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Summary

If you don't know Simon Scarrow, you don't know Rome!

The Eagle's Prophecy is the powerful sixth novel in Simon Scarrow's best-selling Eagles of the Empire series. Perfect for fans of Bernard Cornwell.

The Adriatic Sea, AD 45. Cato and Macro, centurions of the Roman army, are horrified to learn that they face possible execution after the death of their commanding officer. Fortunately, the Emperor's secretary is willing to offer them an alternative: to join the marines and hunt down a band of brutal pirates who are decimating not only Rome's reputation, but also a critical supply chain.

As they discover the true horror of battle at sea, Macro and Cato must also remember their real mission: to recover from those pirates a set of scrolls that hold secrets vital to the future of the Roman Empire. Rome will do anything to get them back....

©2005 Simon Scarrow (P)2012 Headline Digital

Critic reviews

"It's Spartacus meets Master and Commander in this rip-roaring, thoroughly entertaining tale of swashbuckling adventure from one of the most exciting writers in historical fiction." ( Brisbane News)
"Ferocious and compelling." ( Daily Express)

What listeners say about The Eagle's Prophecy

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  • Overall
    3 out of 5 stars
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    3 out of 5 stars
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    4 out of 5 stars

Frustrating narration!

If you're a follower of Macro and Cato, this will be familiar territory. An enemy to face and overcome, internal treachery and Roman politics, all going at a cracking pace.
But the big issue I have with this book is the narration. Not in itself - Russell Boulter is a fine narrator and in isolation does a good job. But Macro has apparently relocated his accent from London to Liverpool/ Manchester and it's off putting because it doesn't fit with the mental image of the character built up in the earlier audiobooks.
So far in narration for this series we've had three David Thorpes, two Jonathan Keebles and two Russell Boulters. Next we're going back to Jonathan Keeble all the way to book 16 - oh apart from book 11 which is Gareth Armstrong! Why can't the publisher retain the same narrator, or if that's not possible, at least agree with the new narrator that the characterisation remains consistent?
But all that said, another good yarn from Simon Scarrow.

5 people found this helpful

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    2 out of 5 stars
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    3 out of 5 stars

A filler story with a poor performance...

Ok, so I've enjoyed the other books in this series. The camaraderie between the two lead characters is endearing and the historical slant of their adventures is engaging.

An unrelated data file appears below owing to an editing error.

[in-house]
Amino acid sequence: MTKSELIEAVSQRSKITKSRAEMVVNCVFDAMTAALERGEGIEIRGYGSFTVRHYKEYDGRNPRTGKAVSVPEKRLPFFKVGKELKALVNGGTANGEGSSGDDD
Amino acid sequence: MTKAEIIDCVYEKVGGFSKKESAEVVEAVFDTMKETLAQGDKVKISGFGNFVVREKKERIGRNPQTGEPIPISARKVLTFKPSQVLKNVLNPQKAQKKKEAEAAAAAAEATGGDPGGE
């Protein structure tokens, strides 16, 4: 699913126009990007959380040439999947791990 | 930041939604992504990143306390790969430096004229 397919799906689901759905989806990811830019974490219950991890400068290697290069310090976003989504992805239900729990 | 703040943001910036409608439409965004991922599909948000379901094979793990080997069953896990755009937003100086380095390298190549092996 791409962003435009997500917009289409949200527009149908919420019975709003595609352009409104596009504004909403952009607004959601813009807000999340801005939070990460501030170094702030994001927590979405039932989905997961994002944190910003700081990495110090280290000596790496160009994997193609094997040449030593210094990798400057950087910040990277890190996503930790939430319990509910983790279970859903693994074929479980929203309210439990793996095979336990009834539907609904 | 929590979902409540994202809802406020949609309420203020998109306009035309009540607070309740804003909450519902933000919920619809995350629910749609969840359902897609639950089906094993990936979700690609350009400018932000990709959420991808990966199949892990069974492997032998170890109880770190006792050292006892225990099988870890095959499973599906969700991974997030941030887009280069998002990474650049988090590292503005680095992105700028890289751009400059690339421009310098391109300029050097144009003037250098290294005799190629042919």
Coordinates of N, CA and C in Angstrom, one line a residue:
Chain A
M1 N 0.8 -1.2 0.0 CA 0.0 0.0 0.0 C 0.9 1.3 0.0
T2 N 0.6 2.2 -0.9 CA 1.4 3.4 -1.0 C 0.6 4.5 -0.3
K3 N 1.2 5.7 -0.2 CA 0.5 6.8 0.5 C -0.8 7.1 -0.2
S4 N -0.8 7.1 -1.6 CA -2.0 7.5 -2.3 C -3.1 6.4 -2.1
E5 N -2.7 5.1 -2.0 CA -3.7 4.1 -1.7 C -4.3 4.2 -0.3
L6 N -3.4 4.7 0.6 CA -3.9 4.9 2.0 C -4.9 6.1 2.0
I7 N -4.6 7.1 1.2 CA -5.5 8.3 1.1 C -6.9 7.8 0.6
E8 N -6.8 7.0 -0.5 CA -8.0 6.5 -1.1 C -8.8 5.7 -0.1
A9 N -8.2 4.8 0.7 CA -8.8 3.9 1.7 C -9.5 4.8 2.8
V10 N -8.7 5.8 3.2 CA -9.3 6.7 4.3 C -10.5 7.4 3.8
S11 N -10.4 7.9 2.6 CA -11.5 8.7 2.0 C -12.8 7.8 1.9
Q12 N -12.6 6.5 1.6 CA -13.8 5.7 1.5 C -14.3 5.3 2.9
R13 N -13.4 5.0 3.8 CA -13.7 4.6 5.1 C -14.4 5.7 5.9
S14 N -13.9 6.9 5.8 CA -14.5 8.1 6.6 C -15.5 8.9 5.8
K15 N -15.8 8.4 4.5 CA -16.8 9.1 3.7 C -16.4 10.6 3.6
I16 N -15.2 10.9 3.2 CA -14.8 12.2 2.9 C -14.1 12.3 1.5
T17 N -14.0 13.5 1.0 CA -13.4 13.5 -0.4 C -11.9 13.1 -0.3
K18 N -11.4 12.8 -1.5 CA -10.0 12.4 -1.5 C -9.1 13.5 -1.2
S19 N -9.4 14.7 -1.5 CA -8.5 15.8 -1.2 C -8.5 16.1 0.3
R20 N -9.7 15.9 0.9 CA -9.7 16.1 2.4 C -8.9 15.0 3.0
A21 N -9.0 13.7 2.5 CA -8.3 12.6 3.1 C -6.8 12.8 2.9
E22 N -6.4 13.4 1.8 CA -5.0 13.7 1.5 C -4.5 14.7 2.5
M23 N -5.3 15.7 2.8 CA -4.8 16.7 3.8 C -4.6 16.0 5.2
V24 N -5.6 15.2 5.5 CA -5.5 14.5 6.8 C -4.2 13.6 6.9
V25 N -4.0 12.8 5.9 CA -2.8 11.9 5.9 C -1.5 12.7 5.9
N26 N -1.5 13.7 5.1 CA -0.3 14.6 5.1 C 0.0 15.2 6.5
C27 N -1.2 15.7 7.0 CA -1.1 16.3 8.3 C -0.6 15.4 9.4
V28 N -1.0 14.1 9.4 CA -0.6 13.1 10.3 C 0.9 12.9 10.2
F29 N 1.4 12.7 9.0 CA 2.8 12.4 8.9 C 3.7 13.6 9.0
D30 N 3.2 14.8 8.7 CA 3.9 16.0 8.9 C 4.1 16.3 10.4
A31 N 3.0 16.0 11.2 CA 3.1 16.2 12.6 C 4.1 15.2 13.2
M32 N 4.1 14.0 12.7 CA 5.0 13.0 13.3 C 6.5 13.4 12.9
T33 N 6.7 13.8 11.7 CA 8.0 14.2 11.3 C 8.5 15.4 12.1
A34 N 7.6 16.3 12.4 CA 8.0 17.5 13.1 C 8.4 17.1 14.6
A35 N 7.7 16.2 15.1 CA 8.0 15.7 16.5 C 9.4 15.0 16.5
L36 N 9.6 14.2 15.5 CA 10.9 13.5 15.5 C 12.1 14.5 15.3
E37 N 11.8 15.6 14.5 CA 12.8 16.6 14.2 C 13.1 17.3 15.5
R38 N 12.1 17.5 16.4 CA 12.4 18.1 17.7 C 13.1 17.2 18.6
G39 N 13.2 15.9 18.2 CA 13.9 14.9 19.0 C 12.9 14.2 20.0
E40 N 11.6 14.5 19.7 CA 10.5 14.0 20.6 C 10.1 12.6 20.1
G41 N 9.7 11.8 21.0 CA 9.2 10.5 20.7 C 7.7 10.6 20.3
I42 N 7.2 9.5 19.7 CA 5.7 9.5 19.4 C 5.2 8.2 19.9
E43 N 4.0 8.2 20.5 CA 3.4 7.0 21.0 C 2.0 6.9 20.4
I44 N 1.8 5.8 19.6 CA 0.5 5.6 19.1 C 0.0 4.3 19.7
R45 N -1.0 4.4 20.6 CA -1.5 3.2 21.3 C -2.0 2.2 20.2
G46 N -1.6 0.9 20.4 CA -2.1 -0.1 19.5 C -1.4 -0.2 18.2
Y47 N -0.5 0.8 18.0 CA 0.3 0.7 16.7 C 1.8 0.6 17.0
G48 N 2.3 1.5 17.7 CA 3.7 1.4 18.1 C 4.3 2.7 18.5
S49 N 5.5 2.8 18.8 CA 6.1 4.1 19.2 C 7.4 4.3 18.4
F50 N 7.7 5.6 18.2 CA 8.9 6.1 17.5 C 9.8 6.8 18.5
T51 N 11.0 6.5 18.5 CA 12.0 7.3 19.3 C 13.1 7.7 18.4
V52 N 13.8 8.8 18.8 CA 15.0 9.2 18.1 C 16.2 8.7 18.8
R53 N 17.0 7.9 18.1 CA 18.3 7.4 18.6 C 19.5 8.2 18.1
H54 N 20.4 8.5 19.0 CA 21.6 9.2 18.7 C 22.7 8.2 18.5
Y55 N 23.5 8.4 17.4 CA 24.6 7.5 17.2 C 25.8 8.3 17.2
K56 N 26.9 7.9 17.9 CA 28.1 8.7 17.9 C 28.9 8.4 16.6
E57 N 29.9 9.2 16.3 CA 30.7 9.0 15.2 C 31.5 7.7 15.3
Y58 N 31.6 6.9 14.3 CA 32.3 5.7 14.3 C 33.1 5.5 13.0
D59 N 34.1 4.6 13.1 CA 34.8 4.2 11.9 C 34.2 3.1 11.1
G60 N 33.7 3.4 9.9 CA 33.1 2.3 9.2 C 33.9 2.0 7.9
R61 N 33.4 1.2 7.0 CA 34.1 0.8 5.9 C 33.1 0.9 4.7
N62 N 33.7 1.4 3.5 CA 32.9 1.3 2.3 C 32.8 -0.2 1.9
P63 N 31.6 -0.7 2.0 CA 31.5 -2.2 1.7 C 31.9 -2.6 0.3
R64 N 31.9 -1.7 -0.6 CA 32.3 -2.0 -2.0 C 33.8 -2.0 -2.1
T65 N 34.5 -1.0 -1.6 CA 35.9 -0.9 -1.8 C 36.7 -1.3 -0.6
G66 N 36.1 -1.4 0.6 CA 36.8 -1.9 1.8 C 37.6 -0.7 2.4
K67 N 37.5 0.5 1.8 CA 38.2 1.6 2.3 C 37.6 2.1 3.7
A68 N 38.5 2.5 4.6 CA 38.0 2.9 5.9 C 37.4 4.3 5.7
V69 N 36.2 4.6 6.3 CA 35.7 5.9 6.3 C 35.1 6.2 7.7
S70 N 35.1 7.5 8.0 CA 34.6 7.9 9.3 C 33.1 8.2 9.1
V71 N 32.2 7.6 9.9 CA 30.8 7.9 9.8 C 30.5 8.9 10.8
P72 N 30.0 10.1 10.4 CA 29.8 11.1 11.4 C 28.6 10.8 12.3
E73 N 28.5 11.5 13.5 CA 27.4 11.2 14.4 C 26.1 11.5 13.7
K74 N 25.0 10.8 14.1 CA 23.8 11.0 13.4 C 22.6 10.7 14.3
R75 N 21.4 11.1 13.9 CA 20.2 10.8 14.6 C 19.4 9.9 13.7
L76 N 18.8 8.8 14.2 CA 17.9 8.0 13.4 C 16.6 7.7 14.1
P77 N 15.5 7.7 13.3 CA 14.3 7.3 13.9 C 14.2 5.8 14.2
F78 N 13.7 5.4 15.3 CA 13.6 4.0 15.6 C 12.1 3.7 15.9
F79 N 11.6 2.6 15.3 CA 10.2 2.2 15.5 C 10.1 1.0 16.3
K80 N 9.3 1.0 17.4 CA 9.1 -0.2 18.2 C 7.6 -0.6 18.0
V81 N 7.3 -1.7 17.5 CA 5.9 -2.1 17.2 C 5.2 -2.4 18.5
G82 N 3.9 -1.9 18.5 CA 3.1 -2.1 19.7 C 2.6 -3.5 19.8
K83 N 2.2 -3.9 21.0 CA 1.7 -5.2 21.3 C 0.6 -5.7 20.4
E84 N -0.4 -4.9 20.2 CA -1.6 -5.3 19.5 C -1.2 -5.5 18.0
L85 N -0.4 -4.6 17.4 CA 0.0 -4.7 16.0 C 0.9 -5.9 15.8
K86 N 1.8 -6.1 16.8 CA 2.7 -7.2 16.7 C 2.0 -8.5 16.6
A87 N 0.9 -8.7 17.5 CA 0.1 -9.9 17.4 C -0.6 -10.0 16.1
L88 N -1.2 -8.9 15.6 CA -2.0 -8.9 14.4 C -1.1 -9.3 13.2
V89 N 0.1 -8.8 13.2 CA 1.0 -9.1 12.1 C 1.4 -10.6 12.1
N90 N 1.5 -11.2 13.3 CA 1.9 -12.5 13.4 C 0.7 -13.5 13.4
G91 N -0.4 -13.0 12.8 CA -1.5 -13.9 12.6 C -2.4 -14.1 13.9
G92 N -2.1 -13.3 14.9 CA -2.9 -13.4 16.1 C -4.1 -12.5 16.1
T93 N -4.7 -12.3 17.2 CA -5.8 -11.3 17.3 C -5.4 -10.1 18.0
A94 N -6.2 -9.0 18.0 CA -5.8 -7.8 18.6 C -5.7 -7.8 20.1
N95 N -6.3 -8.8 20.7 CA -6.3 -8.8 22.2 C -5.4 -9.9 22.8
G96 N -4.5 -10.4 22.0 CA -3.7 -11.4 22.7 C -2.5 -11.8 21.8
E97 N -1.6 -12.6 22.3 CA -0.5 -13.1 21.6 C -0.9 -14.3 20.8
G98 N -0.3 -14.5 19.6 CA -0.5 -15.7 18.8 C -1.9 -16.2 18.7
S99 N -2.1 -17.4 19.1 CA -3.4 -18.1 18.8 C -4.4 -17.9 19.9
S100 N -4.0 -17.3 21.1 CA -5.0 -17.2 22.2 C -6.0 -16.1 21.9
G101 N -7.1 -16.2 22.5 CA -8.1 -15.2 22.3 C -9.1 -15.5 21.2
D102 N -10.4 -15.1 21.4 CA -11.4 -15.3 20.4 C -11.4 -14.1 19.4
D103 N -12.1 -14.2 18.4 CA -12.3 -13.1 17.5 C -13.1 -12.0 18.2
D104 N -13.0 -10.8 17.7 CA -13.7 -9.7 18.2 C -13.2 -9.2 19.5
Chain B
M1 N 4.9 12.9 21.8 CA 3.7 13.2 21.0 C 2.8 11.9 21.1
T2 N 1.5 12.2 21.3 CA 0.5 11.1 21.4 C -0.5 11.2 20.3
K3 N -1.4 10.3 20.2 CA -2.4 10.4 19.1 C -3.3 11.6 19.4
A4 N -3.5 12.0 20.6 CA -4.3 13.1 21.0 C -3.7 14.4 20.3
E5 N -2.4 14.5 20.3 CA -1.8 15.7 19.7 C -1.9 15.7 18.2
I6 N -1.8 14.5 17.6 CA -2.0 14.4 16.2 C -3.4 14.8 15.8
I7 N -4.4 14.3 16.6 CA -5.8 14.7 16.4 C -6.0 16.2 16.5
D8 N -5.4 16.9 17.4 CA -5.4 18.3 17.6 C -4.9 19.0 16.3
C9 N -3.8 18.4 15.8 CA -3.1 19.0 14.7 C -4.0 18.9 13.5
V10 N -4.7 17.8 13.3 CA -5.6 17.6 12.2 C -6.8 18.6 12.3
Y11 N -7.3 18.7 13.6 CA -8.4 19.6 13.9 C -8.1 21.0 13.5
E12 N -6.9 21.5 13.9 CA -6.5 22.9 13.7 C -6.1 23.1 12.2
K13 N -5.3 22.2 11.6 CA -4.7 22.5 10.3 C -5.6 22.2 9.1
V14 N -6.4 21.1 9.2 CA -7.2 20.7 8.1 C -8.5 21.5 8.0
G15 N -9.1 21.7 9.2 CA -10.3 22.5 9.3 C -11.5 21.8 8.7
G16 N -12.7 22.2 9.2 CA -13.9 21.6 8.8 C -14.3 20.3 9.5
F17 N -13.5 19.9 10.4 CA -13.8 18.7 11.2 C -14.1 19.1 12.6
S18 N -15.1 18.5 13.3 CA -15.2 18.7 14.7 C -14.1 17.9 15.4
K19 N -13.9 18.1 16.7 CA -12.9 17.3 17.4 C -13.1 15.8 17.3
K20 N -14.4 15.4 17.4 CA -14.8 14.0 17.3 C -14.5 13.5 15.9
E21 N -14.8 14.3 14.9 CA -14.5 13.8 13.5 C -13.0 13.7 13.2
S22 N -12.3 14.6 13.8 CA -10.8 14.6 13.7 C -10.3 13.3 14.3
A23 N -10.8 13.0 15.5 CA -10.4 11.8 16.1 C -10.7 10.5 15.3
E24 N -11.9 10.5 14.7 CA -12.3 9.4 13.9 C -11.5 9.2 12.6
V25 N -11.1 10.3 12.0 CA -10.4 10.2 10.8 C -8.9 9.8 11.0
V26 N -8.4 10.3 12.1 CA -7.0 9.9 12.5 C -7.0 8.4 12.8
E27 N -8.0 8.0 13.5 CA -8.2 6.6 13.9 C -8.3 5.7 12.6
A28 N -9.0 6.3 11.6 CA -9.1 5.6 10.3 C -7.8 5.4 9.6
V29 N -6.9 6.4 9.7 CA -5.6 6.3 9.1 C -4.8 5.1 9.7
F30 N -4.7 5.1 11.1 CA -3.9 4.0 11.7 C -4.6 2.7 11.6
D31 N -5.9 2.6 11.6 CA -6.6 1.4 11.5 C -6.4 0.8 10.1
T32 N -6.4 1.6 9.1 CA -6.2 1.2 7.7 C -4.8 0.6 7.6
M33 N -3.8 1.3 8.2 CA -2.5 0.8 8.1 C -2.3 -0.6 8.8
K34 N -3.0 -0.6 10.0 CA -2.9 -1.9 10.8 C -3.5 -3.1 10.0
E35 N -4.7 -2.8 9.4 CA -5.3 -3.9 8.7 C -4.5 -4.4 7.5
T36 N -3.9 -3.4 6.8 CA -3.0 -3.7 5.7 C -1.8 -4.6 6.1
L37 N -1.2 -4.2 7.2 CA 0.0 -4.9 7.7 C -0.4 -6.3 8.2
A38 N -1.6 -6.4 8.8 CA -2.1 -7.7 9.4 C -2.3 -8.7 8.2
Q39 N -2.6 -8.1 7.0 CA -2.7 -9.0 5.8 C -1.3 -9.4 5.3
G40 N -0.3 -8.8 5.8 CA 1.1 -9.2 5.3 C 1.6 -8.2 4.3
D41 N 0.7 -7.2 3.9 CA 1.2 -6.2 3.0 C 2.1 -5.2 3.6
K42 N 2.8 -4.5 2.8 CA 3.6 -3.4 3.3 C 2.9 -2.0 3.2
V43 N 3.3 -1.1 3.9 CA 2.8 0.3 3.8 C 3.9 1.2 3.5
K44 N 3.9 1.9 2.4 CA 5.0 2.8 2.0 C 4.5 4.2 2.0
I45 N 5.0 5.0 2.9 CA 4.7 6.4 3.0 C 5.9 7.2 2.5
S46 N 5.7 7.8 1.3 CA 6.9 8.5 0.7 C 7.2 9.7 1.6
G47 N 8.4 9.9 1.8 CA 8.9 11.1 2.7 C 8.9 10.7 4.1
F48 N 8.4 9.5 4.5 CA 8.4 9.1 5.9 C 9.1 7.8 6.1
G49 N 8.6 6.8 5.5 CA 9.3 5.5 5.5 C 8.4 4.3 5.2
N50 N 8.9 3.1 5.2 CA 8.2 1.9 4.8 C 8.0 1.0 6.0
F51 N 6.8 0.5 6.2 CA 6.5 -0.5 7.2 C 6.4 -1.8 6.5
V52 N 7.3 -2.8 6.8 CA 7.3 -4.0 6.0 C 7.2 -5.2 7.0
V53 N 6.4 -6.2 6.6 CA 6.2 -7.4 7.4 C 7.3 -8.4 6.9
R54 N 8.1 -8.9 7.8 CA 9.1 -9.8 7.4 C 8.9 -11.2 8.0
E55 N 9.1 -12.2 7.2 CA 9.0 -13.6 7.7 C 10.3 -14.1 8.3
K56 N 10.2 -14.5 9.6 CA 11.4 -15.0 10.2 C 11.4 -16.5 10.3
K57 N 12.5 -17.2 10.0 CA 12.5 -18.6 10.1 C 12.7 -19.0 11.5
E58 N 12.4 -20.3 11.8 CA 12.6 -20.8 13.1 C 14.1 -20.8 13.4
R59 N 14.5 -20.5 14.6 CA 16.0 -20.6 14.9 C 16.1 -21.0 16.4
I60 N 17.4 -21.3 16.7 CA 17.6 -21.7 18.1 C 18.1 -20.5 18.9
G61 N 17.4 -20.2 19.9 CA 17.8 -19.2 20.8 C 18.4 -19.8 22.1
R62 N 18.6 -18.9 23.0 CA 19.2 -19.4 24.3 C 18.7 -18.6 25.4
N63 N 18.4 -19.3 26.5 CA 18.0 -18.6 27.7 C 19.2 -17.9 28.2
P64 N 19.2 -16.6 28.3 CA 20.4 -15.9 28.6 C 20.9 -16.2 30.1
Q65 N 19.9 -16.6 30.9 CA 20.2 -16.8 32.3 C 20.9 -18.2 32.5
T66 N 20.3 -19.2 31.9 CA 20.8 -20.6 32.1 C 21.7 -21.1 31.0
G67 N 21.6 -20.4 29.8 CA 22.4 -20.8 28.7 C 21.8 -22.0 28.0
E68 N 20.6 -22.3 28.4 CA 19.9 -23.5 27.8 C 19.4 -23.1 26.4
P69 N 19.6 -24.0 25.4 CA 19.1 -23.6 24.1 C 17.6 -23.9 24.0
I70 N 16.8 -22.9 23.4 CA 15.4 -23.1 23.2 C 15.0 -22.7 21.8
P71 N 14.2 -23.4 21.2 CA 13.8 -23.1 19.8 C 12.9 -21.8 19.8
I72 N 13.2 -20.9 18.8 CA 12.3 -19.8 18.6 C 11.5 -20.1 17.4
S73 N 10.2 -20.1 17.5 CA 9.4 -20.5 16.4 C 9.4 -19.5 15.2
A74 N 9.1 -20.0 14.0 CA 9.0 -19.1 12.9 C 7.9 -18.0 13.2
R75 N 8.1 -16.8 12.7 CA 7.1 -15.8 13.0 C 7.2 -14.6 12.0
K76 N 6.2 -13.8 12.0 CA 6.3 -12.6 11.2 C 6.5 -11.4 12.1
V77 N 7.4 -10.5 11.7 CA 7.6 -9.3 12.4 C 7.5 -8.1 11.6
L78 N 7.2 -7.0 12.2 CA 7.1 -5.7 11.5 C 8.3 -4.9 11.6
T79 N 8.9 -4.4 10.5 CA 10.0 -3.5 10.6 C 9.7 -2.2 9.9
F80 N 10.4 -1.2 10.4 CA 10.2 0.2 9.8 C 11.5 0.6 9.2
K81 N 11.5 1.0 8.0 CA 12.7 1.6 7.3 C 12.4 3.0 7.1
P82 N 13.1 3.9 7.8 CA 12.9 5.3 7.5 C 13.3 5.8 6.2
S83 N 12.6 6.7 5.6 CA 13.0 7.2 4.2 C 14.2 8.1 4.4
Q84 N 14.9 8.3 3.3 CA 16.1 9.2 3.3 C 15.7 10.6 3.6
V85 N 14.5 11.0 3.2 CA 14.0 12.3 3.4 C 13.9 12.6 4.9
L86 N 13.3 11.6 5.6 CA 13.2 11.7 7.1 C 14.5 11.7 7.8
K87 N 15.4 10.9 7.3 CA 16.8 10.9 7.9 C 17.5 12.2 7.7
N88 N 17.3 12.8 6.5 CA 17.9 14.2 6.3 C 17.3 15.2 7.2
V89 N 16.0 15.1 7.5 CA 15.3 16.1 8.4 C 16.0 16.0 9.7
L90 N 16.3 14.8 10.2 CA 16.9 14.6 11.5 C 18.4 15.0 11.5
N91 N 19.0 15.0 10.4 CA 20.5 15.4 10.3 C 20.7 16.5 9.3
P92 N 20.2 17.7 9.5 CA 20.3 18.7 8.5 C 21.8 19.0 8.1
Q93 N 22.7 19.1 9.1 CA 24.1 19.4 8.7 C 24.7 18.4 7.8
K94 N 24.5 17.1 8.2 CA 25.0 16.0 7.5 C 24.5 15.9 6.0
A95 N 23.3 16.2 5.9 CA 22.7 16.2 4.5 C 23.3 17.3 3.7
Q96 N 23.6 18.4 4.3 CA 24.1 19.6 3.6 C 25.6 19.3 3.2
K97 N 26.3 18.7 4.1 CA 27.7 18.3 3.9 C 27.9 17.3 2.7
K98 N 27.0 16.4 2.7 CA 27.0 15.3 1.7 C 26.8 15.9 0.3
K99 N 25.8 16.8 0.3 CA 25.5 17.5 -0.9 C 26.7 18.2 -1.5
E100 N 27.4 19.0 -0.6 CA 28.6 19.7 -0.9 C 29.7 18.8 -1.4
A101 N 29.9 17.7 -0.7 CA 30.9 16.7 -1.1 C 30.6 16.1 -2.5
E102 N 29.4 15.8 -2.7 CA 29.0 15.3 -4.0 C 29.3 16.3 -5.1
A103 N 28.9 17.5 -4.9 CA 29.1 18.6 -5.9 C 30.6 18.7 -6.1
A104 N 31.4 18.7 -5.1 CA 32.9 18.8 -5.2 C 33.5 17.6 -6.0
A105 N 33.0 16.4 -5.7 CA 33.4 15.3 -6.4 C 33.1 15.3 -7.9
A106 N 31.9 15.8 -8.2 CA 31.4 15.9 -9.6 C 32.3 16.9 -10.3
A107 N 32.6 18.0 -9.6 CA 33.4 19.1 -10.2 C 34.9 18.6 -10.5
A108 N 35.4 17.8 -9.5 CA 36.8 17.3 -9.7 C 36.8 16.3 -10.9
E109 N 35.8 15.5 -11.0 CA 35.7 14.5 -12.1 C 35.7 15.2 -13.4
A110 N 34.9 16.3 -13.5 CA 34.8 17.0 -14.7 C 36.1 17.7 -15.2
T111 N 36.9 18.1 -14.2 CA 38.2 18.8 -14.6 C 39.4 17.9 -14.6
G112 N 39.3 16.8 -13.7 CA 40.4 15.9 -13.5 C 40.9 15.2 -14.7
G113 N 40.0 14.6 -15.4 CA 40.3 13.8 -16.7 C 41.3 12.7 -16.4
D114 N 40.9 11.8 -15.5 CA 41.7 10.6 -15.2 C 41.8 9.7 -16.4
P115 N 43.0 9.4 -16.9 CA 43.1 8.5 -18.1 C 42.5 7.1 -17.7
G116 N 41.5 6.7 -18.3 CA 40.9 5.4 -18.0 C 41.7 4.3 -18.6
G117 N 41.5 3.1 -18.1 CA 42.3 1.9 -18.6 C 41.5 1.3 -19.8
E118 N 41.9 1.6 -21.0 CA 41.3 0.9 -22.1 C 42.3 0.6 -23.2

This story however struggled to keep my interest with a series of clanging hints of what is to come and a protracted ending that left me hoping the pirates would just do me the favour of finishing off the Roman's whilst Vitelius trundles down another well trod path of deception.

With all that said the plodding story line is nothing compared to the reader on this book. As has been said on other reviews I understand that the same voice actor can on occasion not be used book to book however at least let them listen to the previous book to get a feel for how the audience expect the characters to sound and have their names pronounced.

It appears from this book's performance that Macro has spent too long campaigning in Britain as he now has a Lancastrian accent whilst Verspasian (previously pronounced Ver-SPAY-tion, now Ver-SPASS-ion) presumably wants to hide his identity and has started sounding like Christian Bales' Batman. Other former characters are treated to a selection of nasal whiny tones and it also appears that Michael Caine puts in an appearance thankfully stopping short of asking to blow the doors off the citadel.

All in all not great, it seems that the author is trying to setup further intrigue for later books in the series but to be honest a short summation would have been enough and certainly would have saved me a number of hours groaning and shouting at the voice actor for making this audio book frustrating at best to listen to.

5 people found this helpful

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    3 out of 5 stars
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Okay but very hammy performance

The story is fine, a good adventure romp and a good addition to the Makro and Cato books, but this book sees a change of narrator. The book was played out to impressions of Terry Thomas, Leslie Phillips, Michael Caine, Captain Pugwash, Ernst Blofelt and Quasimodo. It was pretty ridiculous.

5 people found this helpful

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Great story, poor narrator

The story of this book, as always, is superb. However, this time, the narrator does not compare well with that of the previous narrators. Thankfully there's only one book after this one with Russel Boulter.

1 person found this helpful